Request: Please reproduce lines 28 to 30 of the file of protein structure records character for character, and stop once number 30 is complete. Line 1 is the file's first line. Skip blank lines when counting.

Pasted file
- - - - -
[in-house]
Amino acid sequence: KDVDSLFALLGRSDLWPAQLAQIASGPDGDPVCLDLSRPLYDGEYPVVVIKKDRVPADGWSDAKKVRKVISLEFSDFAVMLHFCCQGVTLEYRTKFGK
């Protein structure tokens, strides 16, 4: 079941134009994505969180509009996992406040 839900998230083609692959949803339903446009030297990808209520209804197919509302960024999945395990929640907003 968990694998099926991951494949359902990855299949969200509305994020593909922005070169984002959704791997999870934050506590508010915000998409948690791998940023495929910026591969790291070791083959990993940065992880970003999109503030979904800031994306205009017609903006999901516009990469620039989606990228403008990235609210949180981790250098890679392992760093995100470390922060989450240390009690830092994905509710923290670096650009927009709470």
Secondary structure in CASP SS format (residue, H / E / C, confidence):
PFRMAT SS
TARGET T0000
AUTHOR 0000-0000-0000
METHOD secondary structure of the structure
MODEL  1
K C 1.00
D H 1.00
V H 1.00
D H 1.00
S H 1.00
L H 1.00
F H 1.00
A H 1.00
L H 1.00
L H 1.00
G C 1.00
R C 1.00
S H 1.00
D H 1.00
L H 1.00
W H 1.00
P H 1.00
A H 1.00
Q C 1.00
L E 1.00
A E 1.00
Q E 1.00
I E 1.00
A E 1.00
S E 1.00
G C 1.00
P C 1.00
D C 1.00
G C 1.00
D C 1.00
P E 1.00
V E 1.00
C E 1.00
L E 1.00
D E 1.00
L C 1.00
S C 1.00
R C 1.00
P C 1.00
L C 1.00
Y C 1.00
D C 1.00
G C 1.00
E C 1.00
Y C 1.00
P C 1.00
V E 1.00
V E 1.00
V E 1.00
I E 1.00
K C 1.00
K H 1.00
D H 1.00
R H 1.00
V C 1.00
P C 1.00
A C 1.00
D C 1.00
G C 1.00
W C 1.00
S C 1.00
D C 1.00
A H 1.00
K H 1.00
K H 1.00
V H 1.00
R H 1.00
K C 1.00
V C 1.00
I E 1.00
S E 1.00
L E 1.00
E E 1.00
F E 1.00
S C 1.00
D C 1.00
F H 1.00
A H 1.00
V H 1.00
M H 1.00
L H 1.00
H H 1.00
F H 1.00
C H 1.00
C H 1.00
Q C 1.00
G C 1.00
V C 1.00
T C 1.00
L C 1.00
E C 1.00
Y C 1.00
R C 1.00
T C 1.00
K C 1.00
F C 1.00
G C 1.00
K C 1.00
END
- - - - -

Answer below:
Q C 1.00
L E 1.00
A E 1.00